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Warner Hollywood: stage

6433 Hollywood Blvd.  Los Angeles, CA 90028  | map |

Pages about the Warner Hollywood: an overview | street views 1927 to 1954 | street views 1955 to present | main lobby | basement lounge | upper lobby areas | recent auditorium views | vintage auditorium views | stage | stage basement | other basement areas | booth and attic |

The Warner stage is backed into the northeast corner of the building. This main floor plan of the building has Hollywood Blvd. at the bottom, Wilcox Ave. at the left -- and the angled stage in the upper right corner. Note the long corridors heading off from stage right -- one for patron exits, one for stage loading access to Wilcox Ave. It's from the December 1928 issue of Architect and Engineer, available on Internet Archive.

A detail of the stage area from the Architect and Engineer plan. The organ lift, not indicated here, was on the house left end of the pit.

There are no vintage photos of the Warner's backstage areas that have surfaced yet. In the vintage auditorium views section you'll find one 1928 pre-opening look across the auditorium with a glimpse of the counterweight system T-wall off stage right, one view of the house right wall looking across the pit, and two shots across the foots into the auditorium.

Proscenium width: 50'

Stage width: It tapers seriously although you can go upstage 31' from the proscenium and still have 50' of clear width.

Centerline (at proscenium) to SL wall:  50'

Centerline (at proscenium) to SR wall: 54'

Stage depth: From the asbestos to the back wall at the centerline it's 50'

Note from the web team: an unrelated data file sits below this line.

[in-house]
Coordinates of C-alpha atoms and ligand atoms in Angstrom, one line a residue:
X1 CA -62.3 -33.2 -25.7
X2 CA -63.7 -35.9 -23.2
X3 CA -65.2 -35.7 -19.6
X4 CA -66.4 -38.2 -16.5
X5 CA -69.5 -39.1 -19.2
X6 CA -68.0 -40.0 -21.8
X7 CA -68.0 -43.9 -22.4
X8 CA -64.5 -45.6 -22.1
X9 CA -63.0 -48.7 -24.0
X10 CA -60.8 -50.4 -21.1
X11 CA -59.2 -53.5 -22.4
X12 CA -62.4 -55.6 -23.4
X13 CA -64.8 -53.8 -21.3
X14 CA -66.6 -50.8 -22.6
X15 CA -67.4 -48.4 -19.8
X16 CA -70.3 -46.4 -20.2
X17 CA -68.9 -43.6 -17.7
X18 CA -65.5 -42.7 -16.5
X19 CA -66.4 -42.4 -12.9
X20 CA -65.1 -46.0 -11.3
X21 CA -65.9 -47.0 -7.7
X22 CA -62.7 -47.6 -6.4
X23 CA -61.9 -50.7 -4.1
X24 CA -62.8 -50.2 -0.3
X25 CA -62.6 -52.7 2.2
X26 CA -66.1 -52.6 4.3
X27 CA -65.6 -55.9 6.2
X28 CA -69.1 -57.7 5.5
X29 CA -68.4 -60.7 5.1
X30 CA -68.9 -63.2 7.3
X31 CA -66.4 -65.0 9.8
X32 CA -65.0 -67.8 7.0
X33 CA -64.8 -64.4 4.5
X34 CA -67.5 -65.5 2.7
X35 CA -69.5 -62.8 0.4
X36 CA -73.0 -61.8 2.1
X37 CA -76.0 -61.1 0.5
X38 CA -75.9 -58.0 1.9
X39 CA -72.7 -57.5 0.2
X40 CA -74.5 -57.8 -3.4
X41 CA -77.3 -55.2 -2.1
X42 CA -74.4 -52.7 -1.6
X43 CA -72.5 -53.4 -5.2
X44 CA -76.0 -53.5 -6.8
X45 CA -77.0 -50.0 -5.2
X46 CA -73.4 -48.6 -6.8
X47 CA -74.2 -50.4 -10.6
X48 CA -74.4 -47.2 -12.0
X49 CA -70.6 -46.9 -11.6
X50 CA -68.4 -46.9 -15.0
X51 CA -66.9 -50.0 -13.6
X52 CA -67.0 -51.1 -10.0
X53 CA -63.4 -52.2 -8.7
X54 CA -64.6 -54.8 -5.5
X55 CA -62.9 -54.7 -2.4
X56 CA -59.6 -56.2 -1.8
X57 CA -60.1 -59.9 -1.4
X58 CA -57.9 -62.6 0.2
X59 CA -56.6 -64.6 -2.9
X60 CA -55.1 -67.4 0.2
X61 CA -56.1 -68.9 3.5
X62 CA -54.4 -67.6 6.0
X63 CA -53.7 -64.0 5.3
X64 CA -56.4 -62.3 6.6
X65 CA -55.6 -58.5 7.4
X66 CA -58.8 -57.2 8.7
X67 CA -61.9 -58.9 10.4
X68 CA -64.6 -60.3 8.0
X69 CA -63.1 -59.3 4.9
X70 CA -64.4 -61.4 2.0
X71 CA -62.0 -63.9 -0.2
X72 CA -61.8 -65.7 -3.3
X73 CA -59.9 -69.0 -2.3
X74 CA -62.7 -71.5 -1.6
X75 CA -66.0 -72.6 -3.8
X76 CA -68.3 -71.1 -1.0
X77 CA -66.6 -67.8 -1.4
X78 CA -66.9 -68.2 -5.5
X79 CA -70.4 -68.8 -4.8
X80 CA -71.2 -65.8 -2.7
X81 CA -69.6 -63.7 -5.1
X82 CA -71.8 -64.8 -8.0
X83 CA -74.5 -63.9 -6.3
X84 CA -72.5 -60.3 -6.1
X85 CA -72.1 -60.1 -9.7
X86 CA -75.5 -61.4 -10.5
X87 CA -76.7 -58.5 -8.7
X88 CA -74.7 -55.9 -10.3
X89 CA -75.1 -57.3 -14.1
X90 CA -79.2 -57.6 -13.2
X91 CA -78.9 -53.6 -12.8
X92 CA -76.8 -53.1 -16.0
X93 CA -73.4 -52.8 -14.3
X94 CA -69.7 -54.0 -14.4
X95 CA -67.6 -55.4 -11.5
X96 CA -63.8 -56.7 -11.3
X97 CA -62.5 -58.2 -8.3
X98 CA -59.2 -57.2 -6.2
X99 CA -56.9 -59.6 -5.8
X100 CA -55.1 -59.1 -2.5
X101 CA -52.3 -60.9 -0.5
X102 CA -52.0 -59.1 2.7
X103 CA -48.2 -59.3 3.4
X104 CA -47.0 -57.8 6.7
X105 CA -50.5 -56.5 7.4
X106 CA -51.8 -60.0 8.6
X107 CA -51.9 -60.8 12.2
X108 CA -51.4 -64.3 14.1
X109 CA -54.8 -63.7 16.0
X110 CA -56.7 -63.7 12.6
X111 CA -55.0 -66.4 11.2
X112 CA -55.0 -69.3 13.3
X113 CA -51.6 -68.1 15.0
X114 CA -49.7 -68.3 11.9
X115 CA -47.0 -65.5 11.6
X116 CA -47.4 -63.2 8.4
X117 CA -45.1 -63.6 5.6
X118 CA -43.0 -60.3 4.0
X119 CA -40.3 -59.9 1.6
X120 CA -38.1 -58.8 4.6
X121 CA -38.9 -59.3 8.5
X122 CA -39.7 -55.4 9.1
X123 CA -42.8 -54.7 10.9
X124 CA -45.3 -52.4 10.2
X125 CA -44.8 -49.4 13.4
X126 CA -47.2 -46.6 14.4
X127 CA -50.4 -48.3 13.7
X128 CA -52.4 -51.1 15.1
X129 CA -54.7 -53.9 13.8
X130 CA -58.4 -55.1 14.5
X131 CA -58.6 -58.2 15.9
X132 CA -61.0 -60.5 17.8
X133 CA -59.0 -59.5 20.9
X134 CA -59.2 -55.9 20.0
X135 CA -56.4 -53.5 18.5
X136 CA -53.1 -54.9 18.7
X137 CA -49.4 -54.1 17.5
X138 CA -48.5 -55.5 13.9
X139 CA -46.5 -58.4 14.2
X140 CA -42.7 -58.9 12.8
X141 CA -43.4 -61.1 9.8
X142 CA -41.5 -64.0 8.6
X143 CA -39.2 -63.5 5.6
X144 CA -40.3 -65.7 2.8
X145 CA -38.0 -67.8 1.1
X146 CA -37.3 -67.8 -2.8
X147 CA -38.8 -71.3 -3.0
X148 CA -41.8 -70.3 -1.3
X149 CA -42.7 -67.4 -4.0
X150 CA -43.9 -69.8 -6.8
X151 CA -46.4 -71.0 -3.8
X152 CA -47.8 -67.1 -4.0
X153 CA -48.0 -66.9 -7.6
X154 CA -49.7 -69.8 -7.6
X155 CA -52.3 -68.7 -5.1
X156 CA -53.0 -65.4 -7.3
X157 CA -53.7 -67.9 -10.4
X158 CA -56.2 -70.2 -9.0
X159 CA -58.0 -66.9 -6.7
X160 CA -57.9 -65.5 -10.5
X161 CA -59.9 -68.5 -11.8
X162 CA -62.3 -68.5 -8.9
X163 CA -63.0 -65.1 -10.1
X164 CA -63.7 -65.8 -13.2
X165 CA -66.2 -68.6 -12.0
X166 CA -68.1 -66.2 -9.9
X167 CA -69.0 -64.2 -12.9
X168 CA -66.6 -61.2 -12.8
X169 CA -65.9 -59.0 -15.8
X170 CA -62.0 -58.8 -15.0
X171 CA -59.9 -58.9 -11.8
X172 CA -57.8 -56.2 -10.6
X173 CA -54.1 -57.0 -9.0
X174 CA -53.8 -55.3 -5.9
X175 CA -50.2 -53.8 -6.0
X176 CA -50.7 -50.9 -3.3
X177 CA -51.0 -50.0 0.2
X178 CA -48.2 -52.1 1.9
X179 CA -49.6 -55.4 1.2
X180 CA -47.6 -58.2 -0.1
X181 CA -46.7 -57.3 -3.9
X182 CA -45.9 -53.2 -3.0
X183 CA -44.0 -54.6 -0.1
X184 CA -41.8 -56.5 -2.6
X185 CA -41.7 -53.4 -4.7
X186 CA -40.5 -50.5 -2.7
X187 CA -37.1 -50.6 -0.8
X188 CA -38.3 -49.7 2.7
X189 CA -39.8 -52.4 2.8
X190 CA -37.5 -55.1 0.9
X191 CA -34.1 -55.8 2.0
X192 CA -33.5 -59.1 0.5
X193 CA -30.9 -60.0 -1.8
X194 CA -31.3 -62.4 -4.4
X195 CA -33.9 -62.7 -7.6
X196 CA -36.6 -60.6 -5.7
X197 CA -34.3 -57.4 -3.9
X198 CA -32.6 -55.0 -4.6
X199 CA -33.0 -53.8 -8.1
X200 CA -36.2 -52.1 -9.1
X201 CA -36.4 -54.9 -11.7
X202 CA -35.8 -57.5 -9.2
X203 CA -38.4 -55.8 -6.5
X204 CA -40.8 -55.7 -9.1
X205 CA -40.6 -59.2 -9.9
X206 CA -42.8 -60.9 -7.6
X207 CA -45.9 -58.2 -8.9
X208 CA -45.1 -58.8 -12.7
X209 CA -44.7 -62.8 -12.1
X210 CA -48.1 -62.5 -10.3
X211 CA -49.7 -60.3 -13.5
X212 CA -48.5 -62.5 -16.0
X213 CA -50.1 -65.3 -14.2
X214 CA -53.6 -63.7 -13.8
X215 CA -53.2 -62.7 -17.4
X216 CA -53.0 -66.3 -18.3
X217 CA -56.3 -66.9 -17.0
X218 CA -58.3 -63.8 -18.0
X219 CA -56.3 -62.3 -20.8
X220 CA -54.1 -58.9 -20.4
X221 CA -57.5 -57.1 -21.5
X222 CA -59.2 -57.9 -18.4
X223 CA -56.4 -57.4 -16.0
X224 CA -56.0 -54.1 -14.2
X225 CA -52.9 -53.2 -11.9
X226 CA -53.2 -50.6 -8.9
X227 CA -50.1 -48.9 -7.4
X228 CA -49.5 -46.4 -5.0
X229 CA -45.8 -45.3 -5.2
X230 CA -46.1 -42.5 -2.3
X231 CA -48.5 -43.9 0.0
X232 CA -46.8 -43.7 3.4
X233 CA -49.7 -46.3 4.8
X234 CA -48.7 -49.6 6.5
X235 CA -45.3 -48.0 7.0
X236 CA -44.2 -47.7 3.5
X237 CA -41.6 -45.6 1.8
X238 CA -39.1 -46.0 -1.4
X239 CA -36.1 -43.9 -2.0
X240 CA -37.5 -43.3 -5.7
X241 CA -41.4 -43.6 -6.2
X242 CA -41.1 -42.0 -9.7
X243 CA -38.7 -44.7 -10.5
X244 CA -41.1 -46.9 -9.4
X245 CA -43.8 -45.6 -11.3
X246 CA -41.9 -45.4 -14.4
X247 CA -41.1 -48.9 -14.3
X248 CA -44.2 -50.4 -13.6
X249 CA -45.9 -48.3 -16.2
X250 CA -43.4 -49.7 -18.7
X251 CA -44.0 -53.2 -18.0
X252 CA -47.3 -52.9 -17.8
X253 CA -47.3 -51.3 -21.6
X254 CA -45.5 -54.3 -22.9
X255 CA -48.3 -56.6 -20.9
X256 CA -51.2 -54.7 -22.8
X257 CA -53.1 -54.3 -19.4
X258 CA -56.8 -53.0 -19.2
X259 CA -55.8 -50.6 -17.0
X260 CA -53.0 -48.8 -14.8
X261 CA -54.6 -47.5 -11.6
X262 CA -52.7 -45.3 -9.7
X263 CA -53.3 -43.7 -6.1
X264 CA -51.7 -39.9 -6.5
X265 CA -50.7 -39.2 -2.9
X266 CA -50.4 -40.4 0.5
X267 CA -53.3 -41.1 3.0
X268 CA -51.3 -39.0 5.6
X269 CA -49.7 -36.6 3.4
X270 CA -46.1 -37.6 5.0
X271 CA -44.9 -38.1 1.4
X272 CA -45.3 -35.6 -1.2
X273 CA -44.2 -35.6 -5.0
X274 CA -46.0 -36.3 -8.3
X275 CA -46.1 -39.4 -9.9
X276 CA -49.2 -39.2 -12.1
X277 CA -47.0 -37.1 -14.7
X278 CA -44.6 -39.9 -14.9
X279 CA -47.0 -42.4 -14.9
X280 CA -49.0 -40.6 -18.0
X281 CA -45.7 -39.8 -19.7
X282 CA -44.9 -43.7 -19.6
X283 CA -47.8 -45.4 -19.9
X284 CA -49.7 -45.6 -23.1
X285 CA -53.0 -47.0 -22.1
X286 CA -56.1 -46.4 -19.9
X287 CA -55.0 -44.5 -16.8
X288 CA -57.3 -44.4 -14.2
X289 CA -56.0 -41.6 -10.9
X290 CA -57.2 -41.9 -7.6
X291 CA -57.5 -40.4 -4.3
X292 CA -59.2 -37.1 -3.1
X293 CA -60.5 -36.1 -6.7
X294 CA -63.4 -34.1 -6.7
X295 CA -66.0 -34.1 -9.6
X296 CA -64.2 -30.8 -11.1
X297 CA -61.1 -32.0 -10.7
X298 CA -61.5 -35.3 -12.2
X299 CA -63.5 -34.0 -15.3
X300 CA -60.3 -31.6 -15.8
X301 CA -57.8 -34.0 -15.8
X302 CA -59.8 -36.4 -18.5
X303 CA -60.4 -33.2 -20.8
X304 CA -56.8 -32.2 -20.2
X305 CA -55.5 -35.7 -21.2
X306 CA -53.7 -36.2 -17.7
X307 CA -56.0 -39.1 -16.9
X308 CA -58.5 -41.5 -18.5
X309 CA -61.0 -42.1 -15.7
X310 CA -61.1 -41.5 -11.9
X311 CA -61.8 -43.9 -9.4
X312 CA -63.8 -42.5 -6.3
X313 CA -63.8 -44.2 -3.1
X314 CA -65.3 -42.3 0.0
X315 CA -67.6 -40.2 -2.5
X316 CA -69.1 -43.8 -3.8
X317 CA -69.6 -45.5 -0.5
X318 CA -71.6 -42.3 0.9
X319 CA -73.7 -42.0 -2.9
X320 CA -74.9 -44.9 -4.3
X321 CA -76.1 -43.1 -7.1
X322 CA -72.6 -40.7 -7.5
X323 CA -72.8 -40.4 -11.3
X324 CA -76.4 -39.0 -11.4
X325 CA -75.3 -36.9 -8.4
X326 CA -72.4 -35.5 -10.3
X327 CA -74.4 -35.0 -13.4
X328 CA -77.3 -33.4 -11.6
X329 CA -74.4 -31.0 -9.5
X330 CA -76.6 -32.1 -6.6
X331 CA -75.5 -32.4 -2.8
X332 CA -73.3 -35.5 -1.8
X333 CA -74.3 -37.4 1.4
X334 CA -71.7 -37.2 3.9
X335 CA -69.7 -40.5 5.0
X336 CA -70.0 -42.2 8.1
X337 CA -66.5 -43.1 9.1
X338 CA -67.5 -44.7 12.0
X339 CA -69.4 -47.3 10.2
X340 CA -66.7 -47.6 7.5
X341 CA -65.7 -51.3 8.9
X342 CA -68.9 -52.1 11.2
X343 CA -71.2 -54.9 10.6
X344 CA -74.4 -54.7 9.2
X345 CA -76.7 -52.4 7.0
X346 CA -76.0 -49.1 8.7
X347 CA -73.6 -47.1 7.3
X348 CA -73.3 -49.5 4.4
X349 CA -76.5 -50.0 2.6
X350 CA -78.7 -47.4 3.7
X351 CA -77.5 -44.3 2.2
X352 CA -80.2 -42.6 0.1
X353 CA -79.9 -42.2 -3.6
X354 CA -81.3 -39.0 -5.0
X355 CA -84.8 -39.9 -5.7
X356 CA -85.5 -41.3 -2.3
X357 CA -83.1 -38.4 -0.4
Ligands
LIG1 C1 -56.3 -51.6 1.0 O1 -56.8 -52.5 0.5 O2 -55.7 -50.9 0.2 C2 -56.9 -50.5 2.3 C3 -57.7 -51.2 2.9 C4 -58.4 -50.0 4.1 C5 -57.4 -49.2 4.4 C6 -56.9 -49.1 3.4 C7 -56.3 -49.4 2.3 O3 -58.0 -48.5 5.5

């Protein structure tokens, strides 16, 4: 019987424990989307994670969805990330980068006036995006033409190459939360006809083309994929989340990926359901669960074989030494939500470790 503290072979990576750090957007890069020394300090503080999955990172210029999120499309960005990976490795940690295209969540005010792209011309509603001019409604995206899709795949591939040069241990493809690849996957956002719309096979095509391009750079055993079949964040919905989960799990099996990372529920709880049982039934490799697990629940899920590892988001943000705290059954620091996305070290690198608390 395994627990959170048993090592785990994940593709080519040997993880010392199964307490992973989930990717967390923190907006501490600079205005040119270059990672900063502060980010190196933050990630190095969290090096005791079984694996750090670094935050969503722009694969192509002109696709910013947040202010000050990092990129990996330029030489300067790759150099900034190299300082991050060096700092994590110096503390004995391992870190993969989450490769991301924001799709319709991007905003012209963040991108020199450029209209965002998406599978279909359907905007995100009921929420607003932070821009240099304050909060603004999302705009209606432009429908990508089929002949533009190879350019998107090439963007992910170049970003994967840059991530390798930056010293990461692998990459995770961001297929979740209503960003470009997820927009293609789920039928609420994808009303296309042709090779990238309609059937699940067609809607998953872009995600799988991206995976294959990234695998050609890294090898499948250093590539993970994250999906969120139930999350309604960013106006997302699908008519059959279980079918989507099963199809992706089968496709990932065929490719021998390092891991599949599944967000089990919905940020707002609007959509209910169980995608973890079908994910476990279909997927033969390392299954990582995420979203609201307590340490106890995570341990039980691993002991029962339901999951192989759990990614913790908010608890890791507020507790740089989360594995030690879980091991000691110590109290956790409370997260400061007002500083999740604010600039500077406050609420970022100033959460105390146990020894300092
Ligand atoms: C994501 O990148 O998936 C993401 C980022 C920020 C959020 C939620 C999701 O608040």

Smoke pocket SL to the back (side?) wall: 33' (to the lockrail)

Smoke pocket SR to back (side?) wall: 31'

Apron depth: formerly 3'

Orchestra pit: The pit width at centerline is 10'. It was covered over during the second Cinerama installation.

Pit lifts: There were screwjack lifts for the main portion of the pit as well as the organ console at the stage right end. The mechanism is still mostly in place for the pit lift. The organ lift has been removed in its entirety.

Stage floor: Wood upstage. Downstage is now concrete with a stepdown at the front where the Cinerama screen was installed. The curvature of the second Cinerama screen installation is visible behind the current screen installation.

Loading door: The main access is down a long passage on the north end of the building to Wilcox Ave. There are also smaller double doors both DSL and DSR.

Access to the stage from auditorium: Either stage left or stage right.

Backstage crossover: Yes. Basement stairs are both DSL and DSR.

Current main floor screen installation: It's a 60' wide screen with only a shallow curve. It's in front of a THX style infinite baffle -- a steel stud and drywall construction fitted into the proscenium arch.

Magnascope: There's still an old screen frame (possibly original equipment) hanging in the flies. It has motorized masking for sudden picture size enlargement for films utilizing the Magnascope process.

Current film capability: The equipment has been removed from both the main floor and upstairs booths.